Tunisia is counting heavily on this year’s olive harvest to reduce its growing trade deficit by exporting most of its oil products. For the first time in five years, olive oil production is expected to reach a record level.
The olive oil production sector is one of Tunisia’s most vital. The sector has been affected in recent years by drought and experienced a reduction in production, which aggravated Tunisia’s economic woes.
With the prospects of a good harvest, agriculture officials and experts said they hope the country will gradually pull out of the danger zone by reducing its trade deficit, since most olive oil products are exported.
Chokri Bayoudh, director-general of the Tunisian National Oil Office, said the olive harvesting season, expected to start in November, is “promising and the crop could exceed the usual rates.”
Sector experts predicted that this season’s olive oil production will be double of the previous season’s, which was the worst on record. Official data stated that last season’s production was 140,000 tonnes of oil, of which 117,000 were exported, generating $551 million in revenue.
The Tunisian Ministry of Agriculture announced it expects olive oil production this season to reach a record of about 350,000 tonnes, exceeding the record set in 2015 of about 340,000 tonnes. Such levels would help Tunisia reduce its trade deficit, which has risen since the beginning of this year, despite government measures over the past two years.
Data from the National Institute of Statistics stated that Tunisia’s trade deficit rose during the first seven months of the year to nearly $4 billion, compared to $3.5 billion the same period last year. In a note on foreign trade at current prices published on its website, the institute explained the rise in the deficit by a surge of 13.2% in exports and 12.9% in imports.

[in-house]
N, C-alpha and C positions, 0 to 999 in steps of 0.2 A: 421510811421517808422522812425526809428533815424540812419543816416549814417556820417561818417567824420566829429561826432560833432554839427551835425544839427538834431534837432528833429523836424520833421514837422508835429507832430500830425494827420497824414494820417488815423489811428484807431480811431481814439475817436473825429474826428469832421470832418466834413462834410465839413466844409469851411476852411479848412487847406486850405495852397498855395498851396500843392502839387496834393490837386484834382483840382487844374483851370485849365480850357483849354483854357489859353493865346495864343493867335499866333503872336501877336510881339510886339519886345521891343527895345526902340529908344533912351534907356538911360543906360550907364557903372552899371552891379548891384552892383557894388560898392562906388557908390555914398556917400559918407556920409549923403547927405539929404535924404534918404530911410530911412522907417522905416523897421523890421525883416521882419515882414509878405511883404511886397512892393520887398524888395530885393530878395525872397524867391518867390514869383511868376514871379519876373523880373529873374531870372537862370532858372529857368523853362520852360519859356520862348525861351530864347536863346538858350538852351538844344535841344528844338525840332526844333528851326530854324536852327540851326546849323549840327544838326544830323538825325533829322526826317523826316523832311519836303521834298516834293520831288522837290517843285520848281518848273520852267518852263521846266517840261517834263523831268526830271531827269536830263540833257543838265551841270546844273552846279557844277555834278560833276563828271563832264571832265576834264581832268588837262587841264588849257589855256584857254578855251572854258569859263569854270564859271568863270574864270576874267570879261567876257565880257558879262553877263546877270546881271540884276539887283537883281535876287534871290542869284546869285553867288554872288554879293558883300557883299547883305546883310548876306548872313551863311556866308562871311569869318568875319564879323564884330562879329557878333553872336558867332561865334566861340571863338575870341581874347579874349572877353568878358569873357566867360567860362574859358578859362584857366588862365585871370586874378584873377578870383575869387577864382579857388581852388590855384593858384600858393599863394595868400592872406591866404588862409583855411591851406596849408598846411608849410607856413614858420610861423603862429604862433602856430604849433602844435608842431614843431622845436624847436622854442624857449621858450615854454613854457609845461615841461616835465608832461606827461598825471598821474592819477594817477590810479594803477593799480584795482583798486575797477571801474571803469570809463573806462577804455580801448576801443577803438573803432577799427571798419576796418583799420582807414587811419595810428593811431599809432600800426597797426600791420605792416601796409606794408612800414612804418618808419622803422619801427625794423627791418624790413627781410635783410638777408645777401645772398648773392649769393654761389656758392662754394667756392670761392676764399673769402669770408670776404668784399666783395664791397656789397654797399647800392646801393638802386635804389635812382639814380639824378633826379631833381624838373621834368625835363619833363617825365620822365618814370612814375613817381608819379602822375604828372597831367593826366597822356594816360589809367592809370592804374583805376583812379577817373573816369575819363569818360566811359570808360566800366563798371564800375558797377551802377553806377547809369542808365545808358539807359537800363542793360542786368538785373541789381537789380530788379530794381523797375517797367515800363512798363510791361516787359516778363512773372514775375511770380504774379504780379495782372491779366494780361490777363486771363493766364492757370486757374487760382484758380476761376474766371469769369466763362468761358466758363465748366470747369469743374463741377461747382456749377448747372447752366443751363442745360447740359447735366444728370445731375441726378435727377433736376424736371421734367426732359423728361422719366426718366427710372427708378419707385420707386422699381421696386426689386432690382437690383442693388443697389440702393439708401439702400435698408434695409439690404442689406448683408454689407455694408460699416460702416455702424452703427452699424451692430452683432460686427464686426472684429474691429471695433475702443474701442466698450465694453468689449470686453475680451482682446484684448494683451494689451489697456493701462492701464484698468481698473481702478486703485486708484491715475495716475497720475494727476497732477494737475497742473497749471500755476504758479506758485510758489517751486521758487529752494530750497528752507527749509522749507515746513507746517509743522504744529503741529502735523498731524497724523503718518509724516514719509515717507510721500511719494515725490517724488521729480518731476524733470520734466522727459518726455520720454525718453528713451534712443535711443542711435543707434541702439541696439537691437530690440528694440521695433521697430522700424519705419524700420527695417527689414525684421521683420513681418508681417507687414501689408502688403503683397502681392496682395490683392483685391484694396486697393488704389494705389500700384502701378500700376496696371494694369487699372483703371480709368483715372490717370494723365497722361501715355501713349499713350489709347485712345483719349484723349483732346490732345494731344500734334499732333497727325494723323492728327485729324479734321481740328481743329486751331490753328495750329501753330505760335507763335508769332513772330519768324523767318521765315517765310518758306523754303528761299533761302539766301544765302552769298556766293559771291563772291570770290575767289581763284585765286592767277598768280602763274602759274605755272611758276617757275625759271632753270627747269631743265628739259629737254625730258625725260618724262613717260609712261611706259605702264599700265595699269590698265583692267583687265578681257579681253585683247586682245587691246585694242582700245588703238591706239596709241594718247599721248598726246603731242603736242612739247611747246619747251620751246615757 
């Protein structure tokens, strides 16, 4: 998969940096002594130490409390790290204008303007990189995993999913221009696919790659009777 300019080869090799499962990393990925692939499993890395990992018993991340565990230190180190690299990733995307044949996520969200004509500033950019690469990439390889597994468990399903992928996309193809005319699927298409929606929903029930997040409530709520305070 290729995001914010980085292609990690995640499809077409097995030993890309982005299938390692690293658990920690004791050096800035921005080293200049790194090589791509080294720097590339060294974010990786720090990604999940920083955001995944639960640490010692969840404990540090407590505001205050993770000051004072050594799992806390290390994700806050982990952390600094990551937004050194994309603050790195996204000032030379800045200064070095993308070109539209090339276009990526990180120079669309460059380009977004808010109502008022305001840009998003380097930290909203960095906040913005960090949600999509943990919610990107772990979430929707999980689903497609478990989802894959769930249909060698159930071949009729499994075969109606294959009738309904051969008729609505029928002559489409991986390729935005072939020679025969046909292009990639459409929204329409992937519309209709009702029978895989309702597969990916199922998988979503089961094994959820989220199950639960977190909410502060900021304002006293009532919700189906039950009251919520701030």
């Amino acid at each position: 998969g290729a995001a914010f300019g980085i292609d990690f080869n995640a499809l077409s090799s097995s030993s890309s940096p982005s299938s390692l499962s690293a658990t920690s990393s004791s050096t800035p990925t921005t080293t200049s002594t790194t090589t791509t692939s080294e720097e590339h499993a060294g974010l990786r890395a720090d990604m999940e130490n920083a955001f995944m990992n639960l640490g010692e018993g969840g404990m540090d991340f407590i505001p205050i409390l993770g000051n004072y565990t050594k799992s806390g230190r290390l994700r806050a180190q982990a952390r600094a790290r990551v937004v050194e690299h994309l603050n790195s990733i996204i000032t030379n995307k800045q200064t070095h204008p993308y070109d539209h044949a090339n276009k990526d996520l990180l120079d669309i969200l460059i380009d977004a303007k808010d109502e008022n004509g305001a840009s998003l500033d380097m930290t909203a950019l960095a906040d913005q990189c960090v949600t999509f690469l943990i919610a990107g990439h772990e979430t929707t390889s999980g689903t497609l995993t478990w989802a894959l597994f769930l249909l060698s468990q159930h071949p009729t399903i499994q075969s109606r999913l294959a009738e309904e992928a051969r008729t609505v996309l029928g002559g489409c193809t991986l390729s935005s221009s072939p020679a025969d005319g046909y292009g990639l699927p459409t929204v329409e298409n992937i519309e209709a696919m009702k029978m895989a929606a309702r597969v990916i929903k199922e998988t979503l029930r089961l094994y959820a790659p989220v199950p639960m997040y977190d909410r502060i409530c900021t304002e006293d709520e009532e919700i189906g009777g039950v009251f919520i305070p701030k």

Local agricultural circles said that if Tunisian olive oil production reaches the expected level, it would make the country second only to Spain in olive oil exports.
Experts confirmed that the expected increase in Tunisian oil exports is because of a smaller olive harvest in Spain, the world’s largest producer, as well as to the penetration by Tunisian exporters into new markets, especially Canada, the United States, China, Japan and India.
For the past decade, Tunisia has averaged annual olive oil exports of at least 145,000 tonnes a year, representing about 80% of the domestic production, most of which goes to European markets. To boost production, Tunisia is planting about 10 million olive seedlings by 2020 to boost its standing as one of the world’s largest olive oil producers.
Although the country is facing a severe shortage of water for irrigation or human consumption, which is forcing it to reconsider its agricultural map, there seems to be a strong determination to invest in the sector.
Samir Bettaieb, Tunisian minister of Agriculture, Water Resources and Fishing, said this season’s olive harvest “is going to be a record-breaking one and we expect to reach the top rank or the second place worldwide in the production and export of olive oil.”
Over the past decade, lack of rain and climate change severely affected olive oil production in Tunisia. Official figures state that Tunisia’s water resources total 4.8 billion cubic metres, with 35 dams with a capacity of 2.7 billion cubic metres.
Some say that Tunisia can achieve food self-sufficiency if the government changes its outlook on the agricultural sector, which remains marginalised and is considered complementary to trade. The Ministry of Agriculture said the total area of potentially arable land in Tunisia is 5 million hectares, of which only 24% is being cultivated.
Experts also warned of accelerating climate change affecting Tunisians’ food security unless urgent coping policies are adopted. Water scarcity in the last three years revealed a particularly difficult reality for Tunisian farmers, exacerbating the country’s economic crisis caused by the decline of many strategic productive sectors.
In the face of the rising threats of declining water reserves, the Tunisian Agriculture and Fisheries Union repeatedly expressed concern about the negative effects of declining irrigation water supplies on agriculture, which consumes about 80% of the country’s water needs.
In May, Tunisia received support from the United Nations’ Food and Agriculture Organisation to strengthen its efforts to develop the strategic sector with a view to shifting to clean crop production.